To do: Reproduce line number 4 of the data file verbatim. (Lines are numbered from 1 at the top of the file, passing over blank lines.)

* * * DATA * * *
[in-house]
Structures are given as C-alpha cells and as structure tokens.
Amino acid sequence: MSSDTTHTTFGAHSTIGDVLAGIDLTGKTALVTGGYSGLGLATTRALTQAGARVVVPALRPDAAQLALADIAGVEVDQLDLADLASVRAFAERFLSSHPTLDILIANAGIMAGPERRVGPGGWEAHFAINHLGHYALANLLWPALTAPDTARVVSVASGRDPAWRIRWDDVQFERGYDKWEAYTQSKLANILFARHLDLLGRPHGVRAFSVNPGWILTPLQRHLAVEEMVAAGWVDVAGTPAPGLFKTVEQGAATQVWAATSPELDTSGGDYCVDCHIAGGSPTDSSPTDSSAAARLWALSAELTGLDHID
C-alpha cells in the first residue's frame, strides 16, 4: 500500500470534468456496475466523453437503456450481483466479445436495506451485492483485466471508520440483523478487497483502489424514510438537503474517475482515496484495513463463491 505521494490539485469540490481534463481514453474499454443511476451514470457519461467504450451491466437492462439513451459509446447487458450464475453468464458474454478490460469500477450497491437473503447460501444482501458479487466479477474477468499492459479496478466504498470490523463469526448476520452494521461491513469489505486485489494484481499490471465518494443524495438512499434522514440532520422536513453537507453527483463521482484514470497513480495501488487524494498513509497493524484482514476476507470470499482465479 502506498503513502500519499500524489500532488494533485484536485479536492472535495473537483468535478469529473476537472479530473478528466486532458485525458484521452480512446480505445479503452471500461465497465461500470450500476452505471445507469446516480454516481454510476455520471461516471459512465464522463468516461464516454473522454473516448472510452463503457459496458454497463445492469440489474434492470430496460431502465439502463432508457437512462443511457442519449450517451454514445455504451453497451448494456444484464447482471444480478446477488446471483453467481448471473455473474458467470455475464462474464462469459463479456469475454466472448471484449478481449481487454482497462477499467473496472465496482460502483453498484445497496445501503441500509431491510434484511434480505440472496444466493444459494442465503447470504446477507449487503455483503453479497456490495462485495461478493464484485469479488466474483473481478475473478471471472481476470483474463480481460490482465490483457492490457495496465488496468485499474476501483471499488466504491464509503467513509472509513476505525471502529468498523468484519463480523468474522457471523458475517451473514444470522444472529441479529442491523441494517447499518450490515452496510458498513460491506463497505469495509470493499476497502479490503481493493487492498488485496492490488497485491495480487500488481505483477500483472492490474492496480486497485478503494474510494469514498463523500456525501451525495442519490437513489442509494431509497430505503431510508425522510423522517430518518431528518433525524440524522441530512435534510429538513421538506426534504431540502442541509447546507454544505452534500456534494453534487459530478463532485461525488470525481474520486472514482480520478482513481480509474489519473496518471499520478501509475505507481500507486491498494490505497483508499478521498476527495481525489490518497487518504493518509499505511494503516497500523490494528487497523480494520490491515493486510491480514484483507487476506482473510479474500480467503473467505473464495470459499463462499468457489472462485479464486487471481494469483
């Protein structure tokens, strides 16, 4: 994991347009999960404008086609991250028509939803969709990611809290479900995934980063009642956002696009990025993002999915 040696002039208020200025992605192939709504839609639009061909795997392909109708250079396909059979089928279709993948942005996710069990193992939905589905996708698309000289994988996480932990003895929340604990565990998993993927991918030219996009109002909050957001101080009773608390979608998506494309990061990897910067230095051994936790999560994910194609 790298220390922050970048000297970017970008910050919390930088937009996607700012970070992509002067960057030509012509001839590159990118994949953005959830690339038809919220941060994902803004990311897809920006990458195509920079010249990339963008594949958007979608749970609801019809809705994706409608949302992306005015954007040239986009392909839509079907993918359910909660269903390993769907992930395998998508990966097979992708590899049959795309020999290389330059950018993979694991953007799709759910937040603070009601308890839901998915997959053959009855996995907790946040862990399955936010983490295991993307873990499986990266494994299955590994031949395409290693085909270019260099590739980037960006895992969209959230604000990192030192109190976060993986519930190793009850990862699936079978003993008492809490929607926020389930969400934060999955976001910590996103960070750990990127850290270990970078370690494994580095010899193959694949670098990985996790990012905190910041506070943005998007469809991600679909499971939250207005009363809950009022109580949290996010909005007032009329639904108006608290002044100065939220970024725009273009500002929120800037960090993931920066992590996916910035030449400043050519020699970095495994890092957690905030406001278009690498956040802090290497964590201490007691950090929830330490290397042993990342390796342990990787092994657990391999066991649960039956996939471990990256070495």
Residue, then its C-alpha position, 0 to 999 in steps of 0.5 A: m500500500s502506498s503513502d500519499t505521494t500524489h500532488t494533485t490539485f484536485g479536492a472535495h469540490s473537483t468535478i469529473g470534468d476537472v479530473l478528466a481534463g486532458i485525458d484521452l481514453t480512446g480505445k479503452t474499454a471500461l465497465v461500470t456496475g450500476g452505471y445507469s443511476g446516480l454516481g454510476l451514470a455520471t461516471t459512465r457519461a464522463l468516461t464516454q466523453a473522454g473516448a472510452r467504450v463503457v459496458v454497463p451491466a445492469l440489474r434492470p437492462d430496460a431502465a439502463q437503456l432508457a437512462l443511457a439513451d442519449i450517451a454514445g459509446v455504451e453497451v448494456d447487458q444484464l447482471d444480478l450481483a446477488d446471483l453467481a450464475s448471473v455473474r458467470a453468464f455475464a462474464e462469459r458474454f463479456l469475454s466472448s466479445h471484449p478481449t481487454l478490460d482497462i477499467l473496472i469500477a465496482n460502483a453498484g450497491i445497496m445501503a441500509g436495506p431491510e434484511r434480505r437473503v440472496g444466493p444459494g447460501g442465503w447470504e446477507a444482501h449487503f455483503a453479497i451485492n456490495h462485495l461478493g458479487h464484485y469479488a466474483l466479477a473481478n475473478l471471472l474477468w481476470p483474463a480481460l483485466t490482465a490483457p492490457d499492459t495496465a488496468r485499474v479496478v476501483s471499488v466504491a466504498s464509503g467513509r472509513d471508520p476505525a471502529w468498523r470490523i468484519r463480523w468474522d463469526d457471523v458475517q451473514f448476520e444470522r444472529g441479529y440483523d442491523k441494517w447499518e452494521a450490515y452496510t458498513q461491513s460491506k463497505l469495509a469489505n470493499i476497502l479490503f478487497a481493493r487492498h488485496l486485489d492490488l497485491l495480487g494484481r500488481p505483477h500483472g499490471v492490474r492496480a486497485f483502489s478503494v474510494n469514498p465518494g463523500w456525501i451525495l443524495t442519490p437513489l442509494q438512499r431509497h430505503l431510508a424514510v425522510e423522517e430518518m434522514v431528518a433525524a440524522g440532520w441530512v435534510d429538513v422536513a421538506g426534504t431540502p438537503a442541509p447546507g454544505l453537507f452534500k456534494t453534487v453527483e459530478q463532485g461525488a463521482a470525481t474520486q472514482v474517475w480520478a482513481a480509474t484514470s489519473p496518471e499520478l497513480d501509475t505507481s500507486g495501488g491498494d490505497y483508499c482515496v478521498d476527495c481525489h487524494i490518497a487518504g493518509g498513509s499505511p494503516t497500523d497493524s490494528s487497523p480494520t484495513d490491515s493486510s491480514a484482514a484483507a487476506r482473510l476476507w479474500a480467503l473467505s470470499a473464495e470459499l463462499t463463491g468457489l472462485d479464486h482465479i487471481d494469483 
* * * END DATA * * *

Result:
C-alpha cells in the first residue's frame, strides 16, 4: 500500500470534468456496475466523453437503456450481483466479445436495506451485492483485466471508520440483523478487497483502489424514510438537503474517475482515496484495513463463491 505521494490539485469540490481534463481514453474499454443511476451514470457519461467504450451491466437492462439513451459509446447487458450464475453468464458474454478490460469500477450497491437473503447460501444482501458479487466479477474477468499492459479496478466504498470490523463469526448476520452494521461491513469489505486485489494484481499490471465518494443524495438512499434522514440532520422536513453537507453527483463521482484514470497513480495501488487524494498513509497493524484482514476476507470470499482465479 502506498503513502500519499500524489500532488494533485484536485479536492472535495473537483468535478469529473476537472479530473478528466486532458485525458484521452480512446480505445479503452471500461465497465461500470450500476452505471445507469446516480454516481454510476455520471461516471459512465464522463468516461464516454473522454473516448472510452463503457459496458454497463445492469440489474434492470430496460431502465439502463432508457437512462443511457442519449450517451454514445455504451453497451448494456444484464447482471444480478446477488446471483453467481448471473455473474458467470455475464462474464462469459463479456469475454466472448471484449478481449481487454482497462477499467473496472465496482460502483453498484445497496445501503441500509431491510434484511434480505440472496444466493444459494442465503447470504446477507449487503455483503453479497456490495462485495461478493464484485469479488466474483473481478475473478471471472481476470483474463480481460490482465490483457492490457495496465488496468485499474476501483471499488466504491464509503467513509472509513476505525471502529468498523468484519463480523468474522457471523458475517451473514444470522444472529441479529442491523441494517447499518450490515452496510458498513460491506463497505469495509470493499476497502479490503481493493487492498488485496492490488497485491495480487500488481505483477500483472492490474492496480486497485478503494474510494469514498463523500456525501451525495442519490437513489442509494431509497430505503431510508425522510423522517430518518431528518433525524440524522441530512435534510429538513421538506426534504431540502442541509447546507454544505452534500456534494453534487459530478463532485461525488470525481474520486472514482480520478482513481480509474489519473496518471499520478501509475505507481500507486491498494490505497483508499478521498476527495481525489490518497487518504493518509499505511494503516497500523490494528487497523480494520490491515493486510491480514484483507487476506482473510479474500480467503473467505473464495470459499463462499468457489472462485479464486487471481494469483